Sep 15, 2017

By Yue-Ching Cheng, Program Coordinator & Instructor

It’s interesting that Recreation Professionals, the very people who create, inspire, provide, and facilitate experiences for people to disconnect from the stresses of daily life, are the same people who eat in front of their computers during lunch breaks, check work emails from home, and skip their mid-shift breaks (all in the name of “I don’t have time to / it’s too busy”)

too busy

Are you guilty of doing the above? I was…

Albert Einstein had a daily habit of walking that he held as sacred. He would walk a mile and a half to and from work everyday while he was at Princeton. Charles Darwin, also followed a similar ritual of daily walks. And Issac Newton, according to legend, came up with the theory of gravity whilst sitting in his garden and being struck by an apple that fell from a tree.

What do Albert Einstein, Charles Darwin, and (according to legend) Issac Newton have in common that we can learn from? They took time to disconnect from their work, which led to significant insights into the problems they were trying to solve.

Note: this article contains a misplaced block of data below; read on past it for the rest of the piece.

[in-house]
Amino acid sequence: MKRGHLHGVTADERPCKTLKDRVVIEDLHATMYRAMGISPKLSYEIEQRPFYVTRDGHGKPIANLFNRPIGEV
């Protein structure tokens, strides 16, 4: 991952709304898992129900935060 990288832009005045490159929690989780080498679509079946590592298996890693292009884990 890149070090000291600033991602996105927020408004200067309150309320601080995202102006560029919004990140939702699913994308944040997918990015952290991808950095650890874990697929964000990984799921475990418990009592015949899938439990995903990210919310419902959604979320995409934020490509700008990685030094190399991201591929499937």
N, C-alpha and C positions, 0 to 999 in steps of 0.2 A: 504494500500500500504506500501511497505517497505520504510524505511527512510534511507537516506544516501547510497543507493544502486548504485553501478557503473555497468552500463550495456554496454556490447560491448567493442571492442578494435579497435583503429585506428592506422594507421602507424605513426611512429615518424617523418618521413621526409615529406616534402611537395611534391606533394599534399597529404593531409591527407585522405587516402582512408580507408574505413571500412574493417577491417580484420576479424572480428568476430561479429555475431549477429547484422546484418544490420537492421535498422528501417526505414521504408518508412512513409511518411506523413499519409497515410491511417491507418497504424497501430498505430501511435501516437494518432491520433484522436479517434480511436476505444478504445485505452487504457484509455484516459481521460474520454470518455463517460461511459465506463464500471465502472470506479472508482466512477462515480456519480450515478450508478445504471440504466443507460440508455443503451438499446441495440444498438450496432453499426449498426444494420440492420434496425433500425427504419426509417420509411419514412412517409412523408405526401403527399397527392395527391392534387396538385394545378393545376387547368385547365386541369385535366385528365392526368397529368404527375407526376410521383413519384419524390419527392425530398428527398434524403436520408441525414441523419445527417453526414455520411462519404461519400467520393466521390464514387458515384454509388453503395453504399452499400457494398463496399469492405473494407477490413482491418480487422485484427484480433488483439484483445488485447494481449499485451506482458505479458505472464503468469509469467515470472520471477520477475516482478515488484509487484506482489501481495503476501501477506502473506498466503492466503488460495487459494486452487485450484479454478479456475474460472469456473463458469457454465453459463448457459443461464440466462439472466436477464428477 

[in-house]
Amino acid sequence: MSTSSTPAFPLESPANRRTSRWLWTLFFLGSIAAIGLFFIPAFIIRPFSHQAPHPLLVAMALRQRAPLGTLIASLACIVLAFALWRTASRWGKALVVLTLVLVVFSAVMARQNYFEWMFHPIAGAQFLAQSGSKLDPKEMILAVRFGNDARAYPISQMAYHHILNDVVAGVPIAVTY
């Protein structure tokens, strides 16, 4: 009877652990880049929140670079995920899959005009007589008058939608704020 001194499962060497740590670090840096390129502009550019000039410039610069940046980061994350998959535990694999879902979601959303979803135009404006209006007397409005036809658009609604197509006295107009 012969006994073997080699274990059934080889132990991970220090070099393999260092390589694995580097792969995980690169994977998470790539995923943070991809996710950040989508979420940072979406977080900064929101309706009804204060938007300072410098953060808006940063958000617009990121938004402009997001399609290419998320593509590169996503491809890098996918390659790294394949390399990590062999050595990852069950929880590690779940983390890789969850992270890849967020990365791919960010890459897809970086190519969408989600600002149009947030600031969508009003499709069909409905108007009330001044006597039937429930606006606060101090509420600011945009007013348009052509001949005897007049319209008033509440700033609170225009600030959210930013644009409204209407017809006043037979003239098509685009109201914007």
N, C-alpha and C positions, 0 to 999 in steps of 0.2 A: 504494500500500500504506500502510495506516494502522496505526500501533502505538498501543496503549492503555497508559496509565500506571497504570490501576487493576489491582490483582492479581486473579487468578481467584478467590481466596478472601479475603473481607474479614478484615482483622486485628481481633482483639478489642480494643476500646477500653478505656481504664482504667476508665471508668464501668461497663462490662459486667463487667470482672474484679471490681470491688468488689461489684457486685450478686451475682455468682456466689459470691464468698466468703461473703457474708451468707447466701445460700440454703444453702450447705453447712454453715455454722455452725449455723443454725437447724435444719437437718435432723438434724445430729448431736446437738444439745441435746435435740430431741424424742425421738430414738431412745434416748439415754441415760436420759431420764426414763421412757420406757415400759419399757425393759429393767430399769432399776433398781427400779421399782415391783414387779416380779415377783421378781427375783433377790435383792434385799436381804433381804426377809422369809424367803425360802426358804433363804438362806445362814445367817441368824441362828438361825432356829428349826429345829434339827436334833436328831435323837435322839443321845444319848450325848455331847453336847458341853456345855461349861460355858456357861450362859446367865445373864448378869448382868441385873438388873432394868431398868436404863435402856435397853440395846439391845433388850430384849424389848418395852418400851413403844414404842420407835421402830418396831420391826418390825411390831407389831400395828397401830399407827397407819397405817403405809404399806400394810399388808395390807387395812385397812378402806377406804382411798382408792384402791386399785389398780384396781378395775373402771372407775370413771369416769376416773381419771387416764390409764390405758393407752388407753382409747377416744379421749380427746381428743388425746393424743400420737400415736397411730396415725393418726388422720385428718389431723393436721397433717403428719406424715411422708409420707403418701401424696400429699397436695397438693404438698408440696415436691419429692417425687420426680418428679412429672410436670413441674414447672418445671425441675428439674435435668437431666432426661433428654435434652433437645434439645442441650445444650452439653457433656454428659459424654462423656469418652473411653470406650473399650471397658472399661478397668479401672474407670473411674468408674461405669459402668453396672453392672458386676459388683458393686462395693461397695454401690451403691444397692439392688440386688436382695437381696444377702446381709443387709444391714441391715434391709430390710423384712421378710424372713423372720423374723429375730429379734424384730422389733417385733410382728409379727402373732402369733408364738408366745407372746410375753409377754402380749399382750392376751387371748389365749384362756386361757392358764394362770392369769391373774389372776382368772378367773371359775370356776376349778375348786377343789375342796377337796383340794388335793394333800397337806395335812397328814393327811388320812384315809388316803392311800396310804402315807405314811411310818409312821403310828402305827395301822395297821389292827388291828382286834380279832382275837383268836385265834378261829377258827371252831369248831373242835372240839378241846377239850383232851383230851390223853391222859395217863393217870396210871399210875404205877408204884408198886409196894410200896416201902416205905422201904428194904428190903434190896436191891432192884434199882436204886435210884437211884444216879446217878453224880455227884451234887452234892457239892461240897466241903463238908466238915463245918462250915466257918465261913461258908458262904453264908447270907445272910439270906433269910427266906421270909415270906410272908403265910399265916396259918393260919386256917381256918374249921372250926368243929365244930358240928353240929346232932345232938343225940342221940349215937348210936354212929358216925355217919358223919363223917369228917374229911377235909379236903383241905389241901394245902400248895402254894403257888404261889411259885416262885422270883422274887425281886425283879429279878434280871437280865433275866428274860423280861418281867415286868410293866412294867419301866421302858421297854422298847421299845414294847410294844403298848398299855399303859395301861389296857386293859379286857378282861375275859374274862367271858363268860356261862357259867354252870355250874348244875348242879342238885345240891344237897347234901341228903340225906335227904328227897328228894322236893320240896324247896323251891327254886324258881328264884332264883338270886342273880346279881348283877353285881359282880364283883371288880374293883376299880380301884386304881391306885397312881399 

As Recreation Professionals, we know the benefits of exercise, but many of us prioritize work over health. If you choose to take this route, then let me introduce you to Transient Hypofrontality (Dietrich, 2006), a theory that says the brain has limited resources to go around. When you exercise, all the brain power required to be coordinated and not fall over, take away some resources from processing all those spreadsheets, budgets, and schedules. Those work related things are still grinding away in your brain, but with less resources, the brain processes them differently, which means, you’re more likely to come up with alternative solutions to problems than if you were only focused on them specifically. If you’re looking for solutions issues (like working more efficiently), maybe you need to get outside and take a walk.

So for all those work-a-holics out there, if you’re not exercising daily, you’re clearly not very committed to your work. For the rest of us purist recreation believers, we’ll just keep exercising because we know it’s good for us. And if I’m wrong about all this, at least I can say I’m in good company (Darwin, Newton, Einstein) when I take a break from my work. But who knows, maybe I’ll stumble on the solution for world hunger or poverty while I’m at lunch today.

Dietrich, A. 2006. Transient Hypofrontality as a mechanism for the psychological effects of exercise. Psychiatry Research. 145; 79-83.